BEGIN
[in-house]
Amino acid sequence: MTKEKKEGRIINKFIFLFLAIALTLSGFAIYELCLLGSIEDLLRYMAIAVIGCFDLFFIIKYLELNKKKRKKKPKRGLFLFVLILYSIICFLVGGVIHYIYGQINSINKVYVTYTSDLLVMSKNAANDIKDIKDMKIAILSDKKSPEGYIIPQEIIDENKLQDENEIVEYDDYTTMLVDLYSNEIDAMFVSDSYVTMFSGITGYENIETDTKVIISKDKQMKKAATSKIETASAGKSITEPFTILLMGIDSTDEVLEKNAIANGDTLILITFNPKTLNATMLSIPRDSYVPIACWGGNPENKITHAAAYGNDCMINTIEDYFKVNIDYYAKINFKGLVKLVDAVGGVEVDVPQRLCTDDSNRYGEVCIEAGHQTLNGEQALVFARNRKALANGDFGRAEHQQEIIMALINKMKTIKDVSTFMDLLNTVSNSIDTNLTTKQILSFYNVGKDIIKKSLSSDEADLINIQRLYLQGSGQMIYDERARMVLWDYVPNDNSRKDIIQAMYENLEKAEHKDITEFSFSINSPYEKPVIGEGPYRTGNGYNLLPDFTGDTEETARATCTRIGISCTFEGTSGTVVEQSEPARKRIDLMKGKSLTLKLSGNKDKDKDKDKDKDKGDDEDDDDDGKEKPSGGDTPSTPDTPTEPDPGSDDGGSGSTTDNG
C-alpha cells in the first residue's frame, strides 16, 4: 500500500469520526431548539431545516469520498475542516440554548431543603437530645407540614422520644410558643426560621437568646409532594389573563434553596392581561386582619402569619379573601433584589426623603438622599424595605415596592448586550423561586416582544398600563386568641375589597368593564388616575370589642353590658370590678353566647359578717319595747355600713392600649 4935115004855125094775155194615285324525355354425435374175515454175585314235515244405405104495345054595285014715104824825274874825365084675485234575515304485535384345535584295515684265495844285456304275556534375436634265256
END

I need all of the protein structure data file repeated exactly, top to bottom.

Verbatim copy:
[in-house]
Amino acid sequence: MTKEKKEGRIINKFIFLFLAIALTLSGFAIYELCLLGSIEDLLRYMAIAVIGCFDLFFIIKYLELNKKKRKKKPKRGLFLFVLILYSIICFLVGGVIHYIYGQINSINKVYVTYTSDLLVMSKNAANDIKDIKDMKIAILSDKKSPEGYIIPQEIIDENKLQDENEIVEYDDYTTMLVDLYSNEIDAMFVSDSYVTMFSGITGYENIETDTKVIISKDKQMKKAATSKIETASAGKSITEPFTILLMGIDSTDEVLEKNAIANGDTLILITFNPKTLNATMLSIPRDSYVPIACWGGNPENKITHAAAYGNDCMINTIEDYFKVNIDYYAKINFKGLVKLVDAVGGVEVDVPQRLCTDDSNRYGEVCIEAGHQTLNGEQALVFARNRKALANGDFGRAEHQQEIIMALINKMKTIKDVSTFMDLLNTVSNSIDTNLTTKQILSFYNVGKDIIKKSLSSDEADLINIQRLYLQGSGQMIYDERARMVLWDYVPNDNSRKDIIQAMYENLEKAEHKDITEFSFSINSPYEKPVIGEGPYRTGNGYNLLPDFTGDTEETARATCTRIGISCTFEGTSGTVVEQSEPARKRIDLMKGKSLTLKLSGNKDKDKDKDKDKDKGDDEDDDDDGKEKPSGGDTPSTPDTPTEPDPGSDDGGSGSTTDNG
C-alpha cells in the first residue's frame, strides 16, 4: 500500500469520526431548539431545516469520498475542516440554548431543603437530645407540614422520644410558643426560621437568646409532594389573563434553596392581561386582619402569619379573601433584589426623603438622599424595605415596592448586550423561586416582544398600563386568641375589597368593564388616575370589642353590658370590678353566647359578717319595747355600713392600649 4935115004855125094775155194615285324525355354425435374175515454175585314235515244405405104495345054595285014715104824825274874825365084675485234575515304485535384345535584295515684265495844285456304275556534375436634265256